A private, all-male Annapolis club won an earlier hearing date yesterday for its challenge of a city law that would deny its liquor license, easing fears among members that the license would expire before the case was heard.
Attorneys for Elks Lodge 622 agreed to drop their motion for an injunction to delay the law's effect in return for an April 10 trial date in county Circuit Court. The lodge's license expires April 30.
The Elks sued last September to overturn the 1990 ordinance, which withholds liquor licenses from private clubs whose bylaws discriminate based on race, sex, gender or ethnic background.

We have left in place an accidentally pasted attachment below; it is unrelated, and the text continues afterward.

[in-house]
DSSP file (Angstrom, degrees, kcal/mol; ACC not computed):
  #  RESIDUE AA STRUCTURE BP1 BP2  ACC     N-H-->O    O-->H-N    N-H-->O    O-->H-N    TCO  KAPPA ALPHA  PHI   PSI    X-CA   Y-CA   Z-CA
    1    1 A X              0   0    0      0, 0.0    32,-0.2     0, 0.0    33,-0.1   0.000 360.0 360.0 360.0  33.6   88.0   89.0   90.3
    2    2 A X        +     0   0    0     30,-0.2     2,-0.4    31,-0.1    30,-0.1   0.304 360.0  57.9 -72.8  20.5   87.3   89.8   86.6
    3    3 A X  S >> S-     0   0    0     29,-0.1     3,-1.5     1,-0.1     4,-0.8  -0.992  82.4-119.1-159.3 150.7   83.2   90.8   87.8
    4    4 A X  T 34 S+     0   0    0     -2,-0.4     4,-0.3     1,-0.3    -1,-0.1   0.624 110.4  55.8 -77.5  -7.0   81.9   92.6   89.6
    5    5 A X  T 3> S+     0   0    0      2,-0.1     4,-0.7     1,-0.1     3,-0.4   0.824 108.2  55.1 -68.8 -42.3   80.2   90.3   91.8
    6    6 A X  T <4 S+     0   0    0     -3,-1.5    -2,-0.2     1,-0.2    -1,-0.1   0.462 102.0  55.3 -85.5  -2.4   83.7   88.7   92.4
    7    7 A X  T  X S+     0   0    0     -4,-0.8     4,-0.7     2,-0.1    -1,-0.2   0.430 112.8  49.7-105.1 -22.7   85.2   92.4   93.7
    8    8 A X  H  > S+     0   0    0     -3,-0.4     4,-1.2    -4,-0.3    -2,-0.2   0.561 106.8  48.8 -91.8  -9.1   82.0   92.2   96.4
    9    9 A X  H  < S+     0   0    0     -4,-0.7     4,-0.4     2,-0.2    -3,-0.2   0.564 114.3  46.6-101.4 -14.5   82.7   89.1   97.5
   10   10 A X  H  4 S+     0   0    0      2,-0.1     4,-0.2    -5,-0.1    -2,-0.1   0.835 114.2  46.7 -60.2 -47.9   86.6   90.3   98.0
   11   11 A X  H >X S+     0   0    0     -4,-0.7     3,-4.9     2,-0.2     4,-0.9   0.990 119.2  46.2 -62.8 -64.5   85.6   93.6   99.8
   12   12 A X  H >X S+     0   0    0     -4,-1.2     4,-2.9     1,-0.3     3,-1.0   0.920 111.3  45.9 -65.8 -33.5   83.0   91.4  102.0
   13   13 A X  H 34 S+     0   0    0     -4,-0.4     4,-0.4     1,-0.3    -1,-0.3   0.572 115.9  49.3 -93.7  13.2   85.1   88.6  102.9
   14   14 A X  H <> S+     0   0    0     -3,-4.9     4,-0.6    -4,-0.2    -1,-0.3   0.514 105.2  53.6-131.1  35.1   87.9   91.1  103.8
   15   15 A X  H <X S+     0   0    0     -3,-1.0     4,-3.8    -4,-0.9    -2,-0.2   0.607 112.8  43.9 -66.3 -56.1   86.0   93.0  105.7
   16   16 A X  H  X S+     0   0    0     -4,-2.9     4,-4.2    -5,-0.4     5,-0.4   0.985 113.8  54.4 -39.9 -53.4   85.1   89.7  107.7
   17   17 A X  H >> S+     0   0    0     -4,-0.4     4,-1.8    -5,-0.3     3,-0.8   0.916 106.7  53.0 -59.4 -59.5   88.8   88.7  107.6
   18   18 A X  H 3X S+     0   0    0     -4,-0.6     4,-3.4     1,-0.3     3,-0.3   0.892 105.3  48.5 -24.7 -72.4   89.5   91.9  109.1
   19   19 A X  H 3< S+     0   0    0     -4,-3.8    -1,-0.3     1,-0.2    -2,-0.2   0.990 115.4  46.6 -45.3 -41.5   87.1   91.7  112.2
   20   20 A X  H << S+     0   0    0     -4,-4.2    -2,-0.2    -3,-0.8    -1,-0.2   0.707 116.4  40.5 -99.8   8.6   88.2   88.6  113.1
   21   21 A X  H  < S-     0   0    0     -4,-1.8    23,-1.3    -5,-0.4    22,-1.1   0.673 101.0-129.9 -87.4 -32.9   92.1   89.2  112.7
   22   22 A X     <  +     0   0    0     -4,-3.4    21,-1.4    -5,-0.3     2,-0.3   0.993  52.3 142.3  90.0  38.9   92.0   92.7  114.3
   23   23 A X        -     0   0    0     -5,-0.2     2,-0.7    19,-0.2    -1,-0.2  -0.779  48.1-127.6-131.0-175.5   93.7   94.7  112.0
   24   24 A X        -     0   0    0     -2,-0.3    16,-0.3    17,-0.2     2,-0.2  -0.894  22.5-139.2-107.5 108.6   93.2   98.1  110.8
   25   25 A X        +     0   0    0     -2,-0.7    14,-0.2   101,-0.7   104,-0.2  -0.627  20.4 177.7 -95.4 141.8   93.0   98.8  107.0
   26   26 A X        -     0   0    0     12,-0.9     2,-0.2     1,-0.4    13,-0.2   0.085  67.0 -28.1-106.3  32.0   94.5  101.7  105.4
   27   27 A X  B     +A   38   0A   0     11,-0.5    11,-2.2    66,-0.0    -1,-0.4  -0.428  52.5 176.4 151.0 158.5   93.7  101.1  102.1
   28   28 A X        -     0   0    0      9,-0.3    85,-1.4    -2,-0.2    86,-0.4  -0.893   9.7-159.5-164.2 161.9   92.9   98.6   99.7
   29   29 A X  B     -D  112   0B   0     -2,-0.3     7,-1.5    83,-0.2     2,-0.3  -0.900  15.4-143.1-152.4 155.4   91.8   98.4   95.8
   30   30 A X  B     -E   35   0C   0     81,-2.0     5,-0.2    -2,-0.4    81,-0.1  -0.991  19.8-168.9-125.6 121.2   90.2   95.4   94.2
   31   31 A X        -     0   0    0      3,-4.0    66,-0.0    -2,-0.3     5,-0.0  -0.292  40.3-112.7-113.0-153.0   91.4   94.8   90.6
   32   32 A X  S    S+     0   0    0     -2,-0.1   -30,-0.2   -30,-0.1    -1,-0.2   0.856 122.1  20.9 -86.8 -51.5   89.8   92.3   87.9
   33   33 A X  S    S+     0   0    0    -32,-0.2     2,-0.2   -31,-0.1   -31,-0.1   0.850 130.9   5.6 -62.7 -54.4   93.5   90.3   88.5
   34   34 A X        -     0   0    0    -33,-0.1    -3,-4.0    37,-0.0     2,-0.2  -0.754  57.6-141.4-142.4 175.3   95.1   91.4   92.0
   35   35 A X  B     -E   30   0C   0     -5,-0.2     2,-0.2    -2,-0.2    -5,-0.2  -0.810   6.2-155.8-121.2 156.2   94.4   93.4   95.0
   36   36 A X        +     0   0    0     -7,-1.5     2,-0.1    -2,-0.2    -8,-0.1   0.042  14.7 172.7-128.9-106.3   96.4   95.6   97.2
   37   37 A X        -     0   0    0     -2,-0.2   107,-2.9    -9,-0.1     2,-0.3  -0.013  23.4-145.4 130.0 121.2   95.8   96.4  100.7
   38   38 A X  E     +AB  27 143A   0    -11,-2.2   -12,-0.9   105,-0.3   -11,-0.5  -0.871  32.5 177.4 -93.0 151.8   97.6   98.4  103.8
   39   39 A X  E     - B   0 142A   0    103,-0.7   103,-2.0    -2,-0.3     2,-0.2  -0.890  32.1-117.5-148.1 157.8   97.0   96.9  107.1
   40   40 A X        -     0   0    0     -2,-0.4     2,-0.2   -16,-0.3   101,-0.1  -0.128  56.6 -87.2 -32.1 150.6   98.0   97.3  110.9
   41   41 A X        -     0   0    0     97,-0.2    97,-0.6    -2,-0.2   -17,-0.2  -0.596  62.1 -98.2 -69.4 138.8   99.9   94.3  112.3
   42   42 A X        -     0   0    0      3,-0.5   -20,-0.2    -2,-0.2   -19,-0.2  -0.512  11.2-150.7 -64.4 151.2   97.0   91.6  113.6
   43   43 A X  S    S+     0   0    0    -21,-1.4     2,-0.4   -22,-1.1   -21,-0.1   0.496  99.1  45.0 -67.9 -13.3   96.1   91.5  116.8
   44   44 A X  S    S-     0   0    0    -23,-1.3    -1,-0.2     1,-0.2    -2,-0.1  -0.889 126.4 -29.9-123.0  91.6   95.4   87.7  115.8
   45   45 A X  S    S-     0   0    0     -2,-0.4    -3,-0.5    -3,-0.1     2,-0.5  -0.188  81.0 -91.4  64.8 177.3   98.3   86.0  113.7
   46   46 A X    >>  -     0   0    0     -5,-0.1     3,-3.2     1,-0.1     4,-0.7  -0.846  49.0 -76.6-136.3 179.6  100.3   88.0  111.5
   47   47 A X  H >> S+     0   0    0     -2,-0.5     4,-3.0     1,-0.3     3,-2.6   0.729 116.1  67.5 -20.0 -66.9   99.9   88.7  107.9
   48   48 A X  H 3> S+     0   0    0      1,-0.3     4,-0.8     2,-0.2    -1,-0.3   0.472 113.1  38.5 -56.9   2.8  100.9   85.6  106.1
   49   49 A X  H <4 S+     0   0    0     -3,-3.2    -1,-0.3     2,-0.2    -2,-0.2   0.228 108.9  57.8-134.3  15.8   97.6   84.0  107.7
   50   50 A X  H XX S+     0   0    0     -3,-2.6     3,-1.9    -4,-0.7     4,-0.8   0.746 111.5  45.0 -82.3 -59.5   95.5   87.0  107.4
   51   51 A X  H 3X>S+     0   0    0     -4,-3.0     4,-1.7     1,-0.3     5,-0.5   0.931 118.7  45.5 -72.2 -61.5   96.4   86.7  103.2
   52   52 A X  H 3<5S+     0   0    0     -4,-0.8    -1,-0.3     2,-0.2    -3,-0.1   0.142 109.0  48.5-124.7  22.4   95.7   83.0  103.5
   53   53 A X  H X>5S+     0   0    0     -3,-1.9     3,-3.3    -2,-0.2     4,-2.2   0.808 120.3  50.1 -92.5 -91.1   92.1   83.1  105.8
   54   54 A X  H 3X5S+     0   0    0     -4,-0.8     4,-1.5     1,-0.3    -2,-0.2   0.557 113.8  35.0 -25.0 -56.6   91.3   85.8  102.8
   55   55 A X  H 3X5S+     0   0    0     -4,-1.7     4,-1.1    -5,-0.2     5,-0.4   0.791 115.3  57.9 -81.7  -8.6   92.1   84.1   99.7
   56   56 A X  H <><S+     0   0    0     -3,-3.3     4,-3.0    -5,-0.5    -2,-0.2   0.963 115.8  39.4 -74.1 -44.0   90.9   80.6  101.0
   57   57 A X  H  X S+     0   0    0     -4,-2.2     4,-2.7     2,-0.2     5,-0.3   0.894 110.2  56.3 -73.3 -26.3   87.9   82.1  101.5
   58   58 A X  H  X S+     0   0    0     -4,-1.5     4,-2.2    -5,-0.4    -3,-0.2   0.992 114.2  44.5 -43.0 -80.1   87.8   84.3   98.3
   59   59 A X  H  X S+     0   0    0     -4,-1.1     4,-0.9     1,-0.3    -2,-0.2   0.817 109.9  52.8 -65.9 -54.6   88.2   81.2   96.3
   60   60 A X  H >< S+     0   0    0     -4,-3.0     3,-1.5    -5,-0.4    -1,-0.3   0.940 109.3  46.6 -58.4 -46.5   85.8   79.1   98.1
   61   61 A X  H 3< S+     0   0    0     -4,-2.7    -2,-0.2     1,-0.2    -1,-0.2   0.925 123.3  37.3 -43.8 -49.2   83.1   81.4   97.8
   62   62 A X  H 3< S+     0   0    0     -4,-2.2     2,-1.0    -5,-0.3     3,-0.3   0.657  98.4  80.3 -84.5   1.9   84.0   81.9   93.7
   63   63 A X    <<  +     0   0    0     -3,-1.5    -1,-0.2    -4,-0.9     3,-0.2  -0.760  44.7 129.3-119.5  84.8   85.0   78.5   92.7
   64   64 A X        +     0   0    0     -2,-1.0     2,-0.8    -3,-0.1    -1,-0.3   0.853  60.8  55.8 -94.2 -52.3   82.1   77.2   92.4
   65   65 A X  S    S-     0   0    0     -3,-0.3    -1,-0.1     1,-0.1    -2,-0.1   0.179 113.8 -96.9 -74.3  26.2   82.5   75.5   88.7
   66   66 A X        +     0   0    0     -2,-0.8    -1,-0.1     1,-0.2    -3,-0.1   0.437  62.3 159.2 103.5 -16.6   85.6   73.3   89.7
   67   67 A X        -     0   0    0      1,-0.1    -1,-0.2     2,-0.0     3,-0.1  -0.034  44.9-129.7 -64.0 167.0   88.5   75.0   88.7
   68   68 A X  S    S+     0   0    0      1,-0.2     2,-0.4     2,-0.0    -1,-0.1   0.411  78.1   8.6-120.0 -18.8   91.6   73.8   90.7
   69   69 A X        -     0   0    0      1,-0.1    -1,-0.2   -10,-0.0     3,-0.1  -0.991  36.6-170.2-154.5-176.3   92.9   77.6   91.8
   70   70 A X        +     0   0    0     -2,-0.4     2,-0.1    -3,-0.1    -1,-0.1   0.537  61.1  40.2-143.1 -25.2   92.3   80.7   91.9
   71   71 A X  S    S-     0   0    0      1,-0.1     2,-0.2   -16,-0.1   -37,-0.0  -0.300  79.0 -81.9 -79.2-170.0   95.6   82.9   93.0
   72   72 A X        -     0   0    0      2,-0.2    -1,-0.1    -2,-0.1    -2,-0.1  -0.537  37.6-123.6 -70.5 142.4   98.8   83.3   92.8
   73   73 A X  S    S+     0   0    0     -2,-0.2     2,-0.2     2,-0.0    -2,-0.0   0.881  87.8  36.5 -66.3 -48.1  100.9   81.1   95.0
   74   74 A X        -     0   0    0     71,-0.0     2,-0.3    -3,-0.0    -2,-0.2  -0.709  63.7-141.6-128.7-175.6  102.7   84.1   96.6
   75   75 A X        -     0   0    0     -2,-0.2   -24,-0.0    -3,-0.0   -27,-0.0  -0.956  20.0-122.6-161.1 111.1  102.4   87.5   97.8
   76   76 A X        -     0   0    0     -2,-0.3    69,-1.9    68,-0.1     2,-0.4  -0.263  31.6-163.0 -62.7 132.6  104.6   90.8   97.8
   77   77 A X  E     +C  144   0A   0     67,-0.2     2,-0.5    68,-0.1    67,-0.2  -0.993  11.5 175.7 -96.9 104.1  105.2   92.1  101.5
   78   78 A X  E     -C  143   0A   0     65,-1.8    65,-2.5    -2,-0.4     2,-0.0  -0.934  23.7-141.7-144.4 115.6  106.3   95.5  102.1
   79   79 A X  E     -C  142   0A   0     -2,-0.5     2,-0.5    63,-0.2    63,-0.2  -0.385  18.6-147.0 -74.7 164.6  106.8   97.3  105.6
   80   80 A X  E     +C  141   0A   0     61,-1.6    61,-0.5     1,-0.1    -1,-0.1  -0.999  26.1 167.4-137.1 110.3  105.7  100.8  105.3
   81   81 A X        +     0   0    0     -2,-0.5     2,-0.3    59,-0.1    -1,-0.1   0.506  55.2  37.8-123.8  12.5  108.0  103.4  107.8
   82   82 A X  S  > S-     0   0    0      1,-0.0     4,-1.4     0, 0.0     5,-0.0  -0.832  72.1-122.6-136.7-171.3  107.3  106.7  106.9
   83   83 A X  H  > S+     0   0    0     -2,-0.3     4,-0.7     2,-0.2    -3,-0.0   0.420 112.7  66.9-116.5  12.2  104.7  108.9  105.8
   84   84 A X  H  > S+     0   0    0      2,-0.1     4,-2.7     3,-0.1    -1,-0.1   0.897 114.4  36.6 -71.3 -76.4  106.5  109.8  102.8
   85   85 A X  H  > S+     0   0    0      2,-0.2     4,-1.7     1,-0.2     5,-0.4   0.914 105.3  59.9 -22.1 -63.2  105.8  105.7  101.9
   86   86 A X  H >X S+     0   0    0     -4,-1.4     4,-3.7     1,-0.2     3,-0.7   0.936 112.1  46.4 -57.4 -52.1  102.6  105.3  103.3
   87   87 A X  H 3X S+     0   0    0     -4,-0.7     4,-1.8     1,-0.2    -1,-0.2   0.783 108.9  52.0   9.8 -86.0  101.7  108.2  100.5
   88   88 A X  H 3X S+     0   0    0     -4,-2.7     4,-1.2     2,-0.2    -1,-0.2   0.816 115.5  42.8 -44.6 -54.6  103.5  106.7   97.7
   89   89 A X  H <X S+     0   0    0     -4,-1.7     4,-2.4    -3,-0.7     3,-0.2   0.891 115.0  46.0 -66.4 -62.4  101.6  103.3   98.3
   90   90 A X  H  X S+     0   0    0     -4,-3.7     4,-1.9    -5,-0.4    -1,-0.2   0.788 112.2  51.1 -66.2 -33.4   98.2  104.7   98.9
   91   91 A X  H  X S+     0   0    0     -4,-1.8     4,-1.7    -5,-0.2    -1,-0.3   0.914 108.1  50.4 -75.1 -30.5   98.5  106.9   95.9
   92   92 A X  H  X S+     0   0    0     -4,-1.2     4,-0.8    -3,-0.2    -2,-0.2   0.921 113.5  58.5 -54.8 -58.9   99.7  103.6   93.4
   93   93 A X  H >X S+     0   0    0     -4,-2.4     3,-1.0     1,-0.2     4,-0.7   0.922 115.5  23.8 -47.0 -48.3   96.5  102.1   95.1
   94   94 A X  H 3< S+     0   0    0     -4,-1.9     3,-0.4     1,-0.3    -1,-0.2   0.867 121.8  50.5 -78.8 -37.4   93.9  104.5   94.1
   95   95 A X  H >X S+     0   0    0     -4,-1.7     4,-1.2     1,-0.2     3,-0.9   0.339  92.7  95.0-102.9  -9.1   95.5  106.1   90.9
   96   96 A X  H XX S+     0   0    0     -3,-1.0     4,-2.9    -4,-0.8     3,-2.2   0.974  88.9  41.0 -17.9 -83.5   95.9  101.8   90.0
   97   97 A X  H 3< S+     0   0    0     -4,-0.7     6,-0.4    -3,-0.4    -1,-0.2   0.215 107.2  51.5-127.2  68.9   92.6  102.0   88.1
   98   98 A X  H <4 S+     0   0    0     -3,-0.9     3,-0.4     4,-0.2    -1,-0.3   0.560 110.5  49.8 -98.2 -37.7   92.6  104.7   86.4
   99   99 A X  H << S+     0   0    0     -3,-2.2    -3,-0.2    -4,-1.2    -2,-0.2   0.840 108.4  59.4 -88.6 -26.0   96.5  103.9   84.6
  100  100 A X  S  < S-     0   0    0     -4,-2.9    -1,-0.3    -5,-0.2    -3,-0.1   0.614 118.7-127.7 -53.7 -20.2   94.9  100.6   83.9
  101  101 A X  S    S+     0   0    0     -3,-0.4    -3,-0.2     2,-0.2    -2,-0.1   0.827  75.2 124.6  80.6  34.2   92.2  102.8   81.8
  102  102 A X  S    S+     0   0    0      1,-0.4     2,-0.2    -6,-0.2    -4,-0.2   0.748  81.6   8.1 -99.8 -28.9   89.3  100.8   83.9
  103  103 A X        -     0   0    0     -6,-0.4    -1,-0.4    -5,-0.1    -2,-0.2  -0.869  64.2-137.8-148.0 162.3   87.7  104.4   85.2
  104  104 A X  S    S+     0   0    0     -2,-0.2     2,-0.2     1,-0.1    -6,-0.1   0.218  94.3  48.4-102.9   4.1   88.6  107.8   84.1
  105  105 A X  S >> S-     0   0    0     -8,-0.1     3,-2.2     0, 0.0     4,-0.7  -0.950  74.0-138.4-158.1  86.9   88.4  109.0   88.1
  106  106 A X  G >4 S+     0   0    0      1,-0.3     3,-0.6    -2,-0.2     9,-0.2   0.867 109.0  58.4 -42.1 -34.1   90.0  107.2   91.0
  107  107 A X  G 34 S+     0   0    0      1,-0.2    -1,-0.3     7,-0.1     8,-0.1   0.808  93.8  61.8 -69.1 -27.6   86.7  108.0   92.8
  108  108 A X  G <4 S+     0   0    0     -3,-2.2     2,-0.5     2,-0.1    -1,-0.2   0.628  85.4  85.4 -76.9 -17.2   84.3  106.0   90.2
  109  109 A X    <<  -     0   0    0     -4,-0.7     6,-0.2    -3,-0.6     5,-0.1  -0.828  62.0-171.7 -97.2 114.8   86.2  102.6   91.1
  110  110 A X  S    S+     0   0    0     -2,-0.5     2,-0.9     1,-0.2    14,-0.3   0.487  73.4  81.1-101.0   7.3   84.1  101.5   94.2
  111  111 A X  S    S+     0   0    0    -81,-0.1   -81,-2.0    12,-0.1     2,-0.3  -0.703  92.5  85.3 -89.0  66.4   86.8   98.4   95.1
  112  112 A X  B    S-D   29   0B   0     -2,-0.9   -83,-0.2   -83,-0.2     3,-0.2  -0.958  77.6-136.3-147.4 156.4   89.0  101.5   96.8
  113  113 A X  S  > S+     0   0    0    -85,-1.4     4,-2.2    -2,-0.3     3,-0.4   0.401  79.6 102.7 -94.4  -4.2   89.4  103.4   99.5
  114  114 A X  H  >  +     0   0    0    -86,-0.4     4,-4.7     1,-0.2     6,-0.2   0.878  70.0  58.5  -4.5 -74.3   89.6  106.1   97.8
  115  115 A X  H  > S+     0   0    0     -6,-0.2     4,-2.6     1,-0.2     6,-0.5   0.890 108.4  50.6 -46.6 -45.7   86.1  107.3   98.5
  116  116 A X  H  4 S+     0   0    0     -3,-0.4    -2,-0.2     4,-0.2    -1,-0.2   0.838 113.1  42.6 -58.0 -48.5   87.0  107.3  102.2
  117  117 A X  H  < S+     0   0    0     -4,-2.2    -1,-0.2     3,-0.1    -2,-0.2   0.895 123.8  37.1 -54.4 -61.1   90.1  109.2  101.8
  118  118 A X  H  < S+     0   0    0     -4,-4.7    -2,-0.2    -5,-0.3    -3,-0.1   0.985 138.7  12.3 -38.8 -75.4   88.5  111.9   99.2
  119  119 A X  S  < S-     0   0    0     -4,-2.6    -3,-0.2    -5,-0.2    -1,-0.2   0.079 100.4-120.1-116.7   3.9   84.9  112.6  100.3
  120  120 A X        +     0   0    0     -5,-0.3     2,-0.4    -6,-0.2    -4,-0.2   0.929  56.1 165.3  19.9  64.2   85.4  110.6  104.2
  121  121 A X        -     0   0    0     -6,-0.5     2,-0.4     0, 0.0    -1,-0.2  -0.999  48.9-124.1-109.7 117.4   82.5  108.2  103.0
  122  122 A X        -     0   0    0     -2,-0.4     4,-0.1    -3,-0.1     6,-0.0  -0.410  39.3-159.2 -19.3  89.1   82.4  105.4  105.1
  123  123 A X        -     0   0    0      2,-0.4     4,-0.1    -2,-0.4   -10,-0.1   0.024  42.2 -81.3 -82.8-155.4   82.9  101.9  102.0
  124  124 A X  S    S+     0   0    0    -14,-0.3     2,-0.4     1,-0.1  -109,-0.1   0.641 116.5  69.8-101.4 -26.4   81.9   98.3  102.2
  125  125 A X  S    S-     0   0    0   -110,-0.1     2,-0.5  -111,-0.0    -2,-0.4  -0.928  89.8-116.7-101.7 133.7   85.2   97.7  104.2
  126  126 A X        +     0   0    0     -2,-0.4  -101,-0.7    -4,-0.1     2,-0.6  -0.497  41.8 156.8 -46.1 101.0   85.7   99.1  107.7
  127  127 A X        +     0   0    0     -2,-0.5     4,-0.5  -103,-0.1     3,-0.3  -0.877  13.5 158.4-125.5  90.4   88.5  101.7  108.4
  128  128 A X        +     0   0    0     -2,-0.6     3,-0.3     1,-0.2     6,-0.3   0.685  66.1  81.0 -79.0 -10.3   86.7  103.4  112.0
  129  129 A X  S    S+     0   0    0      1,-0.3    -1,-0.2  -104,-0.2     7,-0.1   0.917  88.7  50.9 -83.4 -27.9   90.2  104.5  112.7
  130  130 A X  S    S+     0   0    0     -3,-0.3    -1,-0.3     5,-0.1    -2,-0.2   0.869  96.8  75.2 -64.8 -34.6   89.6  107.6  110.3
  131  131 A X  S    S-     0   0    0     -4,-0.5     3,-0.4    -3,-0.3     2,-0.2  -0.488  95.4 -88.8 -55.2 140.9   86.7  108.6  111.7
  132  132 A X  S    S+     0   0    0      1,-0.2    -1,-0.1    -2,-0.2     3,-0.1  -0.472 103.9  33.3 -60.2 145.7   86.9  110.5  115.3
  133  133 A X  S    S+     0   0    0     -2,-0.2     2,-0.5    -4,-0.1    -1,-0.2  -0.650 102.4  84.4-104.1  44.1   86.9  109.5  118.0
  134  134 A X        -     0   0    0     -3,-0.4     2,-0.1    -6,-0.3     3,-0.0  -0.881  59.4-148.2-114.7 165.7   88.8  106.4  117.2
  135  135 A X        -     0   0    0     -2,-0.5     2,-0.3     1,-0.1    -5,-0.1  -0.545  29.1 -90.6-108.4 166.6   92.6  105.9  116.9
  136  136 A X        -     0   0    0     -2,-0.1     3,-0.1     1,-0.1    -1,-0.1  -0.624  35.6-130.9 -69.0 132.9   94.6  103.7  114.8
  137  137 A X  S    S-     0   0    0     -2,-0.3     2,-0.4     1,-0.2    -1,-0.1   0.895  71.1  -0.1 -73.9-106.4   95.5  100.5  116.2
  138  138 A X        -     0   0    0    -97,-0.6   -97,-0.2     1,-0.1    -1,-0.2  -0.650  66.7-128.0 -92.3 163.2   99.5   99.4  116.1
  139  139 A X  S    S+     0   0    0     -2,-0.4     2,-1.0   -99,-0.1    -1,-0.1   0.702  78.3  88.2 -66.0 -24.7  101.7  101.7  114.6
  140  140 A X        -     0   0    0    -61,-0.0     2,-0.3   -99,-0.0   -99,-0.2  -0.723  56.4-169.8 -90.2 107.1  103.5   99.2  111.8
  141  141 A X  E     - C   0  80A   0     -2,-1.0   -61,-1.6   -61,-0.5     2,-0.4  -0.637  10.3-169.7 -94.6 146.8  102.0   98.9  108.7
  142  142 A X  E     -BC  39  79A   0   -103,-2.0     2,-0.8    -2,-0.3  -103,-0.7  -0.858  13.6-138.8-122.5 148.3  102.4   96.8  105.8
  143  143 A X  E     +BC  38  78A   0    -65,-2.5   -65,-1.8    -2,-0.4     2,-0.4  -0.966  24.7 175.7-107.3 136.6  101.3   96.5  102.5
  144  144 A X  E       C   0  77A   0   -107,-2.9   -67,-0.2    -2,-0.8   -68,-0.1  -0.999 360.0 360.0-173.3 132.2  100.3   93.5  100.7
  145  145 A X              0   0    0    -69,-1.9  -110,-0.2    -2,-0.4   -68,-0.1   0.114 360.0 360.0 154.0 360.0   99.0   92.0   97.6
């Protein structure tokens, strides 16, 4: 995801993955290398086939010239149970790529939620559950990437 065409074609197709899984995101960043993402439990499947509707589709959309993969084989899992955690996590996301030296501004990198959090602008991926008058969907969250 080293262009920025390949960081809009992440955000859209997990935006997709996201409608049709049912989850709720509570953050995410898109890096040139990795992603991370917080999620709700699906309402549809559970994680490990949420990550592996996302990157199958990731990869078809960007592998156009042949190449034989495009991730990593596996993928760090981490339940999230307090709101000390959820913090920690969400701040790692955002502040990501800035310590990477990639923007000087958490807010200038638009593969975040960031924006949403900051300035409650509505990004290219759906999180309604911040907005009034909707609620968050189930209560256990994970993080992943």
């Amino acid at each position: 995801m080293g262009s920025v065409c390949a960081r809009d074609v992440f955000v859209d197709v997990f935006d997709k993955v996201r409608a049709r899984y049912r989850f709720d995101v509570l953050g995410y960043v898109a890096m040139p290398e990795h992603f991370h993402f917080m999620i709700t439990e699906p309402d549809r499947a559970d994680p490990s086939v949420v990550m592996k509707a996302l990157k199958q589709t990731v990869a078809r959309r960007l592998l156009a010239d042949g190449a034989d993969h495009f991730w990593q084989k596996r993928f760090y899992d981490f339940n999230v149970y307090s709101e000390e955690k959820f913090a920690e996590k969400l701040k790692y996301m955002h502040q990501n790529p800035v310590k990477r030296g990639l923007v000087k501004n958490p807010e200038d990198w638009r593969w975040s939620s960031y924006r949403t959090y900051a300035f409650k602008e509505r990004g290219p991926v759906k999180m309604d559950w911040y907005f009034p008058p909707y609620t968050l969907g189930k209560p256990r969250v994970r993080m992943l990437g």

The lodge contends the city overstepped its bounds by passing an ordinance more restrictive than state law. The club's attorneys also plan to argue thelaw is "peculiar" by linking liquor licenses to membership criteria.
"Many of our social activities are hinged on the serving of alcoholic beverages -- crab feasts, bull roasts, other fund-raisers," saidattorney Robert Dietz.
In an attempt to comply with the law, the 90-year-old lodge tried unsuccessfully last July to persuade the Elks' national membership to change the bylaws to admit women.